Blog: FITGirl Training

Health is Wealth


Showing Love


U.S. Flag Food

4th of July is almost here! Looking for a fun, healthy food idea . . . Try this!


  1. Layer 1: Chop strawberries finely.  Put 1/2 TBL chopped strawberries in bottom of popsicle mold.  Add enough water to barely cover the berries (Just a few drops at a time). Freeze for a min. of one hour

  2. Layer 2: Spoon out 1/2 TBL plain or vanilla yogurt on top of strawberry layer.  Return to freezer for min. of one hour.

  3. Layer 3 and 4: Repeat steps one and two.  Don't forget the sticks!

  4. Layer 5:  Fill top of popsicle mold with blueberries.  Fill the rest of the mold with water to cover the blueberries. Return to freezer until popsicles are completely frozen.

I'll be taking an extended break this weekend to regroup and hang with my peeps. Look for a new blog post on Monday ;)

Happy 4th of July weekend!!

Define Yourself


Happy Women Take Breaks

“The Marriage Sabbatical: The Journey That Brings You Home” by Cheryl Jarvis is an intriguing read. The-Marriage-Sabbatical

“The Marriage Sabbatical is a journalistic exploration of married women leaving home to pursue a dream, conquer a challenge, nurture a talent, or find themselves.”

The concept of this book does NOT focus on unhappy women looking for a way out of their marriage, but rather discusses the idea that happy married women sometimes need a “break” from their daily routine of being a mother, wife, daughter, granddaughter, aunt, etc. Since these women are happy, they still work while away to maintain the commitment to their lifelong relationship with their partner. (A much different idea than the movie "Hall Pass!")

Jarvis discusses the psychological and physical “pull” men and women feel when caring for others. It drills down on how it feels to have that constant pressure of responsibility. Since Jarvis is a woman, mother, daughter, etc., it focuses mostly on women’s roles. However, it is painfully clear that many men have these same interpersonal conflicts.

I find this book interesting because it is written for people that are happy in their relationships and deeply love the people in their lives, but often forget (or blow off) personal desires in order to keep everyone else happy and moving forward.

What do YOU think about this controversial concept of women leaving home for weeks, months, and years to find themselves?

Learning to Dance

Intentions to Actions


Learn How to Be Happy


Dear Self

Food, Sex, and Dopamine


Pamela Peeke, MD, MPH, FACP wrote an article for IDEA Health and Fitness Association, “Food and Addition: The Dopamine Made Me Do It.”

Peeke's article caught my attention. At times, most of us struggle with food cravings and sugar high's, so why not understand it at a deeper level, right?! Here's what she has to say:

To date, procreative activities have maintained their primal prerogative without too much deviation from nature’s blueprint. Food production and consumption, on the other hand, have fallen prey to psychosocial, cultural and environmental factors that increase our collective girth and make us more vulnerable to disease.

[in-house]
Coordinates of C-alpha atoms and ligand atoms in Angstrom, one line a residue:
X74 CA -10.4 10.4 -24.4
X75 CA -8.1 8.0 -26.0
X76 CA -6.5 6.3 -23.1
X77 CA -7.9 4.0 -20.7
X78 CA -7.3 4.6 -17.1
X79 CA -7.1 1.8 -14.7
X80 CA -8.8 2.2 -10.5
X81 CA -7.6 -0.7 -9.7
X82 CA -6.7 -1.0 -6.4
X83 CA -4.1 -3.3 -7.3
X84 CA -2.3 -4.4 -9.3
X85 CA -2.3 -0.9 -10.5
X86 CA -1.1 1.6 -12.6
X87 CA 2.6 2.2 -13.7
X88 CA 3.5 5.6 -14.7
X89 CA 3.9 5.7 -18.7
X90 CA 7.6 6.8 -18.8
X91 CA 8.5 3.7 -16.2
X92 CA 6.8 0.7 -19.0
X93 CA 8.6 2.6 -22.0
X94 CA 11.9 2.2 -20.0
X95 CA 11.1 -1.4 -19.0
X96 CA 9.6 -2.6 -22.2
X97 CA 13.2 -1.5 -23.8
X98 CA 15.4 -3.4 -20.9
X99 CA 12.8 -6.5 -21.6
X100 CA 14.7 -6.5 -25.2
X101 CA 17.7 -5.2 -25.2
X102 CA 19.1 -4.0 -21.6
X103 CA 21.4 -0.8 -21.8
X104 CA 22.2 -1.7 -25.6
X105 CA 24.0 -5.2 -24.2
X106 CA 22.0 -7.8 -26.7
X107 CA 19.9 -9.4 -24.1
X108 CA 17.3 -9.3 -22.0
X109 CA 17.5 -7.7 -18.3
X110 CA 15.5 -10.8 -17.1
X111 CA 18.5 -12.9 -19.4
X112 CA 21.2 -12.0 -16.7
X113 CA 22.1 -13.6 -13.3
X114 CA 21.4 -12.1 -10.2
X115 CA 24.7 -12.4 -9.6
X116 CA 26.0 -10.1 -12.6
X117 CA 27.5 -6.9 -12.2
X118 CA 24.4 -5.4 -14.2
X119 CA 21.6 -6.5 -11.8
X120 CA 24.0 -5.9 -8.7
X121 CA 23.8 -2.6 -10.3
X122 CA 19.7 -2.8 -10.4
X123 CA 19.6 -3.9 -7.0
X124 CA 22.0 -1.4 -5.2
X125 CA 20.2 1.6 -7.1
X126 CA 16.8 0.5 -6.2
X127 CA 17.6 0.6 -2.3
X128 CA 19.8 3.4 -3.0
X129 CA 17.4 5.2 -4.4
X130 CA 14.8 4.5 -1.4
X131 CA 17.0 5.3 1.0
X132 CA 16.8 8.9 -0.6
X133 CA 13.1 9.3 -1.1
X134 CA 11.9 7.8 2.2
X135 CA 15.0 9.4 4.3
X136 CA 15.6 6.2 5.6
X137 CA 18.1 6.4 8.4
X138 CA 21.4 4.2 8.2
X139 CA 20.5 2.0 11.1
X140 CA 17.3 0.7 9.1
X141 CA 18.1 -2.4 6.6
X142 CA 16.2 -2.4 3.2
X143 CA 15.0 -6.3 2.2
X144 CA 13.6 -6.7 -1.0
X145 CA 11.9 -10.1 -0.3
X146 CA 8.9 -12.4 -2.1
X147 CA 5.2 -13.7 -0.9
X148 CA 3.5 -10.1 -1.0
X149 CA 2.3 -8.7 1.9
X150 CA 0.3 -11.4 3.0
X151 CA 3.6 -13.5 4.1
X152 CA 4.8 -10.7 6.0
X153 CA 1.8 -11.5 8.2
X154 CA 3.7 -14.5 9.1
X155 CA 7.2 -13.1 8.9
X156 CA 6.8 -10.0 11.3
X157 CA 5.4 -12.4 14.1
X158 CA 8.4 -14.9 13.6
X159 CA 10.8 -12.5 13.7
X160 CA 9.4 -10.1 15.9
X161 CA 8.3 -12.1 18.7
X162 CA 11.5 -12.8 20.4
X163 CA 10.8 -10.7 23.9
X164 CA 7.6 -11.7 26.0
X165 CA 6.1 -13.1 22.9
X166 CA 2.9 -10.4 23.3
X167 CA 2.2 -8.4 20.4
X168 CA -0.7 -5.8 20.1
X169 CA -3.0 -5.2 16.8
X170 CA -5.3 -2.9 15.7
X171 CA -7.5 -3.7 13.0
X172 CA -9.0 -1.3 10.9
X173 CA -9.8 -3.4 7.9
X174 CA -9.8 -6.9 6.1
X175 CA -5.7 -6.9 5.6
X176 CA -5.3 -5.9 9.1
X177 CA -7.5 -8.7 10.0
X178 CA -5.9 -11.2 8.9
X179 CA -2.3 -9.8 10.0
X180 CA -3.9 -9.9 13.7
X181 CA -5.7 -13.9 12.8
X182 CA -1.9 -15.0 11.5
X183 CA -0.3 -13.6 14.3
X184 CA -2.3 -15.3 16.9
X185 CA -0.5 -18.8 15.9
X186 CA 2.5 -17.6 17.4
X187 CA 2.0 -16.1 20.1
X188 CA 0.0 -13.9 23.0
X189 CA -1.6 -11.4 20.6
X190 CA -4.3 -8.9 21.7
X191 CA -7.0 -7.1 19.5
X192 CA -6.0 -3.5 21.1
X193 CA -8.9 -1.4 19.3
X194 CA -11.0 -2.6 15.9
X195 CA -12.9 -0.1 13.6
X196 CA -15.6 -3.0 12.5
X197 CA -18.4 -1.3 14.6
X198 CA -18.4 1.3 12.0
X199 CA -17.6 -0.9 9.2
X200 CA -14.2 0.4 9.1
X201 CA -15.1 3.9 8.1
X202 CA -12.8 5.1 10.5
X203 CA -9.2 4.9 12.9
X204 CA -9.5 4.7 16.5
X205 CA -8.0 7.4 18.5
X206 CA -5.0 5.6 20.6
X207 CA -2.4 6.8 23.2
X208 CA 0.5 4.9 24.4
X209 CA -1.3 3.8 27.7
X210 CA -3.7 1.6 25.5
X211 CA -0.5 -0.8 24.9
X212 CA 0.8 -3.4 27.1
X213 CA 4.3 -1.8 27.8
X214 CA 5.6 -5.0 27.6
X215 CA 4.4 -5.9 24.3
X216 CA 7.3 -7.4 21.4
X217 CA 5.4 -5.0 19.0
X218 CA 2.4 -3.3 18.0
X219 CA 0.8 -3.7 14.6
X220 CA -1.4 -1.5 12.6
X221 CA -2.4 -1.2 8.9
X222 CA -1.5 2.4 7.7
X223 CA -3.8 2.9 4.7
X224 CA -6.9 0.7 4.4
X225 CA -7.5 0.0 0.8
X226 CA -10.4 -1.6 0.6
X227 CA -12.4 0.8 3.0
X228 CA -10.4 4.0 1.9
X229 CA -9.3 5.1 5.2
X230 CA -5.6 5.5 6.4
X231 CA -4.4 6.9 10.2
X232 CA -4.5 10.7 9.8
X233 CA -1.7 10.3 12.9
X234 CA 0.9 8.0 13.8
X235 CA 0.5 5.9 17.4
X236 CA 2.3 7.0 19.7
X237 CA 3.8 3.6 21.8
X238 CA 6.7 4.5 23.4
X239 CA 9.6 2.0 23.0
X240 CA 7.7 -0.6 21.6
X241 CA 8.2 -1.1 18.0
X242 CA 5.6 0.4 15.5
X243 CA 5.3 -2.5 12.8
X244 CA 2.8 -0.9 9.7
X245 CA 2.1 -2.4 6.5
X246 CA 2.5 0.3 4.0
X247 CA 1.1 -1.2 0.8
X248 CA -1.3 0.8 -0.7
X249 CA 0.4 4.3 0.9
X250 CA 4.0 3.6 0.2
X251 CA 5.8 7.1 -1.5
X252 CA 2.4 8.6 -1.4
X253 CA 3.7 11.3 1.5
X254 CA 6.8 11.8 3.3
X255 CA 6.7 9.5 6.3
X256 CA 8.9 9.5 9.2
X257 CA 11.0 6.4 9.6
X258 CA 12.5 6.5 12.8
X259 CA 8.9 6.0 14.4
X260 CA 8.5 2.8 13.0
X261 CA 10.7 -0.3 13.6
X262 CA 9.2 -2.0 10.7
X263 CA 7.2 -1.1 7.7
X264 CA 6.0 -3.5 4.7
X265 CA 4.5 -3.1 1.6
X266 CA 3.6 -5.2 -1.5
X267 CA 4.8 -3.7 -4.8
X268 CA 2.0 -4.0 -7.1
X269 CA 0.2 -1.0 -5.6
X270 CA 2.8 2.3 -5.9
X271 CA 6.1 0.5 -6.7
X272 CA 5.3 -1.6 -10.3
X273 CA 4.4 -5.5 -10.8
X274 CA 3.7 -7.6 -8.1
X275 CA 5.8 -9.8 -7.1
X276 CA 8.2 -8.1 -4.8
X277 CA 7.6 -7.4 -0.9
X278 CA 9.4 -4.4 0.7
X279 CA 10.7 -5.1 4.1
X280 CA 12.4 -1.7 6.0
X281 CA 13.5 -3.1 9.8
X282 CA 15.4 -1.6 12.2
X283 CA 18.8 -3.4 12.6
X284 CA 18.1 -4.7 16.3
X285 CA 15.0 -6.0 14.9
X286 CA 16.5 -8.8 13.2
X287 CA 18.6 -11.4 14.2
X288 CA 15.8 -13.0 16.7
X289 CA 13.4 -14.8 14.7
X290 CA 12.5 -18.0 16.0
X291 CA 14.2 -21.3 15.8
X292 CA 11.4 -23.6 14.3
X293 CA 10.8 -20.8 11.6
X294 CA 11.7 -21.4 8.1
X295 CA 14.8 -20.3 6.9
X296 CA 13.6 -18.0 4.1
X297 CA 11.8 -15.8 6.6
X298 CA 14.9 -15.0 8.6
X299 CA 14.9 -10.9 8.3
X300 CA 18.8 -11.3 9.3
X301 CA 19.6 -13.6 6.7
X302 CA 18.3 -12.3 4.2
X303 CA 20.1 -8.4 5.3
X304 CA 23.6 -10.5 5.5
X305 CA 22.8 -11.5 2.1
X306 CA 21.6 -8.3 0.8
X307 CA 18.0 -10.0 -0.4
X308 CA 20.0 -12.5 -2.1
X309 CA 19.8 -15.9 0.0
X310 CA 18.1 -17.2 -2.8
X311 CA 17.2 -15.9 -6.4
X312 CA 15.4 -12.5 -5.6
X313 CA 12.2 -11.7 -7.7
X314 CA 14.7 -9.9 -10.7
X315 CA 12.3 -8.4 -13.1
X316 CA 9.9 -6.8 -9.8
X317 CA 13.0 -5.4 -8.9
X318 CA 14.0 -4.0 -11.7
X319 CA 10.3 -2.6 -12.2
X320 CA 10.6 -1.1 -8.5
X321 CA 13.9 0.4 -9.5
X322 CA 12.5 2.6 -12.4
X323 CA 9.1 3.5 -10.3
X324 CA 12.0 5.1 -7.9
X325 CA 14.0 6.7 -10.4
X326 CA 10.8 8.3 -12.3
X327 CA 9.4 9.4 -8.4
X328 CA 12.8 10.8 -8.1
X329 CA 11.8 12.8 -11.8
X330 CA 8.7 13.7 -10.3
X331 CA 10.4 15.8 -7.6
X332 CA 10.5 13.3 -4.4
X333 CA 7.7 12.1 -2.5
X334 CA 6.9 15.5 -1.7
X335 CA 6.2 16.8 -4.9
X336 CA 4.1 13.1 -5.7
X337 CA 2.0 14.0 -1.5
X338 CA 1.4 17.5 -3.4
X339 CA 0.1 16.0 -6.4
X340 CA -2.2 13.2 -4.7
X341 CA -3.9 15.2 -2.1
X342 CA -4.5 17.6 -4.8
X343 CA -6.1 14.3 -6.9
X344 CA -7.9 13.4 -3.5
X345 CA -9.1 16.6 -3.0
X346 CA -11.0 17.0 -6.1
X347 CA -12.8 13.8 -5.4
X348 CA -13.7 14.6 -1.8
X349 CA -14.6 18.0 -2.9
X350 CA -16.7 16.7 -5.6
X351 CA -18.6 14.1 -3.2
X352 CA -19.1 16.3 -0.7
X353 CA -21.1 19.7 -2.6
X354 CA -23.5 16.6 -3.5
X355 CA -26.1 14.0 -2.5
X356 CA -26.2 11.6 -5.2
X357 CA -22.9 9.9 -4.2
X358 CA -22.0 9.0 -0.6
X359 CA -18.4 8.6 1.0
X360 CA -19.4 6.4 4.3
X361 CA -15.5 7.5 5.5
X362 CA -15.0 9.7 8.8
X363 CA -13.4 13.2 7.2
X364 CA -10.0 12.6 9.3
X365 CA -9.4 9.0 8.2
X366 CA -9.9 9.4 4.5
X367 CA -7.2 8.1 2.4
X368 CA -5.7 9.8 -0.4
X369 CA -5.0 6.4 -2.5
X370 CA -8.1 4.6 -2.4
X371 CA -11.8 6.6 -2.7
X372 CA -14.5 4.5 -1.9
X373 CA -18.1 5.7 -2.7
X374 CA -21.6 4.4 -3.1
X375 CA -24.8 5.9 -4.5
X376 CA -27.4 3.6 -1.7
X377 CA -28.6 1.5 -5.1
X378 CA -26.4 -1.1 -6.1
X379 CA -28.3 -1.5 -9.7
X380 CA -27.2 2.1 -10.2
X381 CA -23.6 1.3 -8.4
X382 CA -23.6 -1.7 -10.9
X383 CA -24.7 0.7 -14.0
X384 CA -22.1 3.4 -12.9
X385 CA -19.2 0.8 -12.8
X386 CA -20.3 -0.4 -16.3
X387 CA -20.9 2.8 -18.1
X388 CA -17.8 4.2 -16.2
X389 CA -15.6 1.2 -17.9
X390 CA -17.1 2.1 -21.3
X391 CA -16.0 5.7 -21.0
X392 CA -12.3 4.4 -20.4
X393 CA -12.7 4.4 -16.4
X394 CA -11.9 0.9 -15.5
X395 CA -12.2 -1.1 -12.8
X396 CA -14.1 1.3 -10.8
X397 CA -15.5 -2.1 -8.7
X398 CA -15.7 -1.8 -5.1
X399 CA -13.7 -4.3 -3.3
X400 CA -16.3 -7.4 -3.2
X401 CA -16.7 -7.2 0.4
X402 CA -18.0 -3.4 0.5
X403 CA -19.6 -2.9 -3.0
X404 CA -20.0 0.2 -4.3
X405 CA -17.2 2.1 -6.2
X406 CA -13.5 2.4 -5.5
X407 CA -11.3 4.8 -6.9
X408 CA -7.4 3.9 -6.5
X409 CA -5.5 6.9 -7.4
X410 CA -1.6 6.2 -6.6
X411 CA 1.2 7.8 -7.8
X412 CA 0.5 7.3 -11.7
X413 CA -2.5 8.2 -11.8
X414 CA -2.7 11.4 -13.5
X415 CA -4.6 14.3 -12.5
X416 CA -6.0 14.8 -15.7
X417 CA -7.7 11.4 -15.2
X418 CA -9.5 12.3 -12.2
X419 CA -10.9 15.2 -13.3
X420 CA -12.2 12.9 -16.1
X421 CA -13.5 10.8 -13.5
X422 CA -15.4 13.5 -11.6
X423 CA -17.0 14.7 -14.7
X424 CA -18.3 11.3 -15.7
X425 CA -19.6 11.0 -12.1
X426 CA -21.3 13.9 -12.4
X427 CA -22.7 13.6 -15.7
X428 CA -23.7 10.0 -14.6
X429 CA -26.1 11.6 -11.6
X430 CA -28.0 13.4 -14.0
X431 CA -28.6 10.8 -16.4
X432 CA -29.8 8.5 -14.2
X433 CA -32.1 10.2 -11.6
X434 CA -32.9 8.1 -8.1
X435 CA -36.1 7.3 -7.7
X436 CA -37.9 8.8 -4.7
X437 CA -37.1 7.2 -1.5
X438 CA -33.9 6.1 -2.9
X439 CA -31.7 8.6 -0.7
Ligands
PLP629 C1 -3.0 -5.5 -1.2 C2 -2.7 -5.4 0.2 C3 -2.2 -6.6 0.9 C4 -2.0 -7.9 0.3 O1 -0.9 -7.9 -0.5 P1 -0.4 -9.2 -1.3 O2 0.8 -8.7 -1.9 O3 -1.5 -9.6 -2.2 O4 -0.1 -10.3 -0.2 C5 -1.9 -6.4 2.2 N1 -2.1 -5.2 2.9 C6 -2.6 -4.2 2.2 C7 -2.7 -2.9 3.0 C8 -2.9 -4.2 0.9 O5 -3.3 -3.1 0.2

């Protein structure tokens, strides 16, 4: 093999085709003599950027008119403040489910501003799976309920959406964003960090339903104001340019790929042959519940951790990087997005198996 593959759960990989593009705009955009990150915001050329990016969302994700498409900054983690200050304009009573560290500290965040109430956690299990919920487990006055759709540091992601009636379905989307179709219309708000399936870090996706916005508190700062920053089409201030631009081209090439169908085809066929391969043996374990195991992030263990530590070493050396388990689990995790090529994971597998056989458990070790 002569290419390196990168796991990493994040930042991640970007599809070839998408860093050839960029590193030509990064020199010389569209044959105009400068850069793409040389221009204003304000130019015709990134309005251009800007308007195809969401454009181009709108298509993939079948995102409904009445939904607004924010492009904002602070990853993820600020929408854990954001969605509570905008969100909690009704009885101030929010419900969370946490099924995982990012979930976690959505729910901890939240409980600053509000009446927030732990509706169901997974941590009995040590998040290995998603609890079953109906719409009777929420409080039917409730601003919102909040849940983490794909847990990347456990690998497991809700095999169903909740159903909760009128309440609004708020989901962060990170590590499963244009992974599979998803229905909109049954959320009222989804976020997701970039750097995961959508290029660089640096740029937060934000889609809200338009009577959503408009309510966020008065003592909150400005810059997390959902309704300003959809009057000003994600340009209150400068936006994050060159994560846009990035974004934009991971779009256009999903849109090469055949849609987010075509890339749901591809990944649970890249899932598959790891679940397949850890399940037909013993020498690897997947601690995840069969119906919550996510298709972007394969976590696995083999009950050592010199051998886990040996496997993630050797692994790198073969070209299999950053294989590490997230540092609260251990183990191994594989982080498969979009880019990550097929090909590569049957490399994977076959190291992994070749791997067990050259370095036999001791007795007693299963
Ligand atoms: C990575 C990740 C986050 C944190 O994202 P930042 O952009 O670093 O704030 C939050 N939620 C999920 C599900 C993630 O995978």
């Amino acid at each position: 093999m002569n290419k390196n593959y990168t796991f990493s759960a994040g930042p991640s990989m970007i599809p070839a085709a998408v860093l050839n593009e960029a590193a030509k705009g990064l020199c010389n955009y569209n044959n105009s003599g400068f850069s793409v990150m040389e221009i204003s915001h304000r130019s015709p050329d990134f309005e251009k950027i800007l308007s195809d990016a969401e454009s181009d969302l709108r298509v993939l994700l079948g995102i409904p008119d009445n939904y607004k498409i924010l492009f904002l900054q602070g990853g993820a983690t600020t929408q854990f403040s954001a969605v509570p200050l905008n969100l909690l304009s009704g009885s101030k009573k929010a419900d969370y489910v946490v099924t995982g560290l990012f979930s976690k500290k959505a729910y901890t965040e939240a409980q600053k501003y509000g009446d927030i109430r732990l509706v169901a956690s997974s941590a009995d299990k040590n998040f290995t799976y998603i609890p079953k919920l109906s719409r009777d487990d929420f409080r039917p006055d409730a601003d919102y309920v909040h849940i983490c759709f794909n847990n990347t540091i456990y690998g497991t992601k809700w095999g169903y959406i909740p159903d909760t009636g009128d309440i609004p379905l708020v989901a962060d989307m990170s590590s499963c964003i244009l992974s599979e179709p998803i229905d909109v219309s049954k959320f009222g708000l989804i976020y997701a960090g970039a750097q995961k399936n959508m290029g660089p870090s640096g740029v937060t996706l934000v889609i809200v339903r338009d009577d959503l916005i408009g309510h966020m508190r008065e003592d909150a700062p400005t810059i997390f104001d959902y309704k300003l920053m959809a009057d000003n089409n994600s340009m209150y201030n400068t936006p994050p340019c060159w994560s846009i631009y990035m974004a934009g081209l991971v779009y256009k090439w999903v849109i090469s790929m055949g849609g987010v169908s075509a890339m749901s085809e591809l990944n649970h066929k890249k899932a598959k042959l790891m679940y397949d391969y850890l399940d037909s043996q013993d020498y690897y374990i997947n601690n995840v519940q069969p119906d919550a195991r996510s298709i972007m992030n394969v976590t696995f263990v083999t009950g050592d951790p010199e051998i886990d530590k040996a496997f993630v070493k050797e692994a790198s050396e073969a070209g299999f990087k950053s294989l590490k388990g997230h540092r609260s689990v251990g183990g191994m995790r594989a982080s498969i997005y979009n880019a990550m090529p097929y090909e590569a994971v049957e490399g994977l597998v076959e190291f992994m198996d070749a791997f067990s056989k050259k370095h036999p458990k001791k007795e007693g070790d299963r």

Researchers have recently uncovered a critical clue to help explain this problem—a link between food and addiction.

“I can’t get off the stuff.” “I need a hit.” “I’ve got to detox.” “Withdrawal is hell.” Fitness, nutrition and health professionals have heard this kind of addiction vernacular for years. However, we’re not talking about drugs, alcohol or cigarettes—this is about food. The big culprits are the hyperpalatables—sugary, starchy, fatty and salty foods. Is there a relationship between food and addiction? Can food products hijack the reward system in much the same way as drugs? Yes, according to newly published data and a growing chorus of scientists.

Central to this burgeoning research is the role of dopamine, the neurotransmitter that

  •     signals when rewards are present;

  •     motivates us to seek rewards;

  •     promotes exploring and learning about rewards; and

  •     maintains awareness about reward-related cues.
Cocaine and heroin target and hijack this reward system. So do appetite-controlling hormones, leading a growing number of researchers to consider obesity from the standpoint of addiction neuroscience (Dagher 2012).

Dopamine is actually dispersed throughout the brain. Ninety percent of the dopamine neurons in the ventral tegmental area (VTA) become stimulated when we’re about to eat. The VTA reaches out to the rest of the brain via countless axons to stimulate dopamine secretion in several brain regions, including the mesolimbic and mesocortical dopamine systems. The mesolimbic system reaches into the nucleus accumbens (the site of reward, pleasure and addiction), the amygdala (where emotions are processed and remembered) and the hippocampus (a site that converts short-term memory to long-term memory) (Volkow & Wise 2005). In an effort to understand whether certain foods exert the same kind of addictive effect on the reward system as drugs, scientists have turned their attention to the reward centers in normal and overweight humans.

Leading the charge is Nora Volkow, MD, director of the National Institute on Drug Abuse. In 2001, Volkow and her team used PET scans and radioactive chemicals that bind to dopamine receptors (Wang et al. 2001). Their research revealed that obese people had far fewer dopamine receptors in the brain’s striatum, or reward center, and therefore had to eat more to experience the same reward, or “high,” as average-weighted individuals.

Did these people already have fewer receptors—predisposing them to weight gain—or did they once have a normal number of receptors, which through repeated exposure was down regulated? The answer is both.

There is far more to this article. It seems very well researched and explained, so please read the whole article it’s worth your time!